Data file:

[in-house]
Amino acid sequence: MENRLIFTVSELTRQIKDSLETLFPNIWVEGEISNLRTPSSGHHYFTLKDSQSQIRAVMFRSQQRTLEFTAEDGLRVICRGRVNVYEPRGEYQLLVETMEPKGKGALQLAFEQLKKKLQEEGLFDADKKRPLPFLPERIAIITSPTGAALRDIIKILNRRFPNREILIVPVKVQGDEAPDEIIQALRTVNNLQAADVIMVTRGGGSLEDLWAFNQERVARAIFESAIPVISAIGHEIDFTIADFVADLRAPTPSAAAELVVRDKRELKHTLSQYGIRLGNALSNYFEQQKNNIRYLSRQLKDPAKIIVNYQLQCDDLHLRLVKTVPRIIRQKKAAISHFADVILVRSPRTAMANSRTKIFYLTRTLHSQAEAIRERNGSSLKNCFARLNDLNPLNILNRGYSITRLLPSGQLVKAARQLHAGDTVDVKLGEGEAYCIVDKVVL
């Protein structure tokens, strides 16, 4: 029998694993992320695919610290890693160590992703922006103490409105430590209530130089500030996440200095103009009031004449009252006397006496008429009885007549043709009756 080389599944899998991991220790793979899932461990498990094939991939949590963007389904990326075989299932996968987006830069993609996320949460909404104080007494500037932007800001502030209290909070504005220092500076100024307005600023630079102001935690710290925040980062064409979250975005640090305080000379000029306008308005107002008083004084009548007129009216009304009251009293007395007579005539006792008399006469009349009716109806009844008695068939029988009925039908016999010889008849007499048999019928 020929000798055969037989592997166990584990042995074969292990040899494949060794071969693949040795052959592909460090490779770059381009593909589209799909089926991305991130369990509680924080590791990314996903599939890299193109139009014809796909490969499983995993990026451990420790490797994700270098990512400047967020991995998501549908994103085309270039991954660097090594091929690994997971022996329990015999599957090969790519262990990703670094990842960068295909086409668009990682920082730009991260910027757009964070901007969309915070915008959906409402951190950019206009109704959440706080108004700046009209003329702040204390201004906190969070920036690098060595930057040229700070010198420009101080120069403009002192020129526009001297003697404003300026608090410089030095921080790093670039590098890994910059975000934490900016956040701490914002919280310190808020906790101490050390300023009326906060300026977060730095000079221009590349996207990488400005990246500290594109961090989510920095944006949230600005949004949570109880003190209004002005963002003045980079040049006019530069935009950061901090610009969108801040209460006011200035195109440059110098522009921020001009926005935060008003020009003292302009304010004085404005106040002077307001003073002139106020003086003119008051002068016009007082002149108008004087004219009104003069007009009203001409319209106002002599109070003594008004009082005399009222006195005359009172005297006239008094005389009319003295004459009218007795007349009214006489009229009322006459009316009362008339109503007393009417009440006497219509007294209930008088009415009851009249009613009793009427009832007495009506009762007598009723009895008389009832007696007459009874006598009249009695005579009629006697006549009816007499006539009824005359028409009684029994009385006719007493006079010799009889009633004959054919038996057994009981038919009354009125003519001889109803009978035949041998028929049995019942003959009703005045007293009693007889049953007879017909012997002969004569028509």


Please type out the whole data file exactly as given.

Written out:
[in-house]
Amino acid sequence: MENRLIFTVSELTRQIKDSLETLFPNIWVEGEISNLRTPSSGHHYFTLKDSQSQIRAVMFRSQQRTLEFTAEDGLRVICRGRVNVYEPRGEYQLLVETMEPKGKGALQLAFEQLKKKLQEEGLFDADKKRPLPFLPERIAIITSPTGAALRDIIKILNRRFPNREILIVPVKVQGDEAPDEIIQALRTVNNLQAADVIMVTRGGGSLEDLWAFNQERVARAIFESAIPVISAIGHEIDFTIADFVADLRAPTPSAAAELVVRDKRELKHTLSQYGIRLGNALSNYFEQQKNNIRYLSRQLKDPAKIIVNYQLQCDDLHLRLVKTVPRIIRQKKAAISHFADVILVRSPRTAMANSRTKIFYLTRTLHSQAEAIRERNGSSLKNCFARLNDLNPLNILNRGYSITRLLPSGQLVKAARQLHAGDTVDVKLGEGEAYCIVDKVVL
């Protein structure tokens, strides 16, 4: 029998694993992320695919610290890693160590992703922006103490409105430590209530130089500030996440200095103009009031004449009252006397006496008429009885007549043709009756 080389599944899998991991220790793979899932461990498990094939991939949590963007389904990326075989299932996968987006830069993609996320949460909404104080007494500037932007800001502030209290909070504005220092500076100024307005600023630079102001935690710290925040980062064409979250975005640090305080000379000029306008308005107002008083004084009548007129009216009304009251009293007395007579005539006792008399006469009349009716109806009844008695068939029988009925039908016999010889008849007499048999019928 020929000798055969037989592997166990584990042995074969292990040899494949060794071969693949040795052959592909460090490779770059381009593909589209799909089926991305991130369990509680924080590791990314996903599939890299193109139009014809796909490969499983995993990026451990420790490797994700270098990512400047967020991995998501549908994103085309270039991954660097090594091929690994997971022996329990015999599957090969790519262990990703670094990842960068295909086409668009990682920082730009991260910027757009964070901007969309915070915008959906409402951190950019206009109704959440706080108004700046009209003329702040204390201004906190969070920036690098060595930057040229700070010198420009101080120069403009002192020129526009001297003697404003300026608090410089030095921080790093670039590098890994910059975000934490900016956040701490914002919280310190808020906790101490050390300023009326906060300026977060730095000079221009590349996207990488400005990246500290594109961090989510920095944006949230600005949004949570109880003190209004002005963002003045980079040049006019530069935009950061901090610009969108801040209460006011200035195109440059110098522009921020001009926005935060008003020009003292302009304010004085404005106040002077307001003073002139106020003086003119008051002068016009007082002149108008004087004219009104003069007009009203001409319209106002002599109070003594008004009082005399009222006195005359009172005297006239008094005389009319003295004459009218007795007349009214006489009229009322006459009316009362008339109503007393009417009440006497219509007294209930008088009415009851009249009613009793009427009832007495009506009762007598009723009895008389009832007696007459009874006598009249009695005579009629006697006549009816007499006539009824005359028409009684029994009385006719007493006079010799009889009633004959054919038996057994009981038919009354009125003519001889109803009978035949041998028929049995019942003959009703005045007293009693007889049953007879017909012997002969004569028509």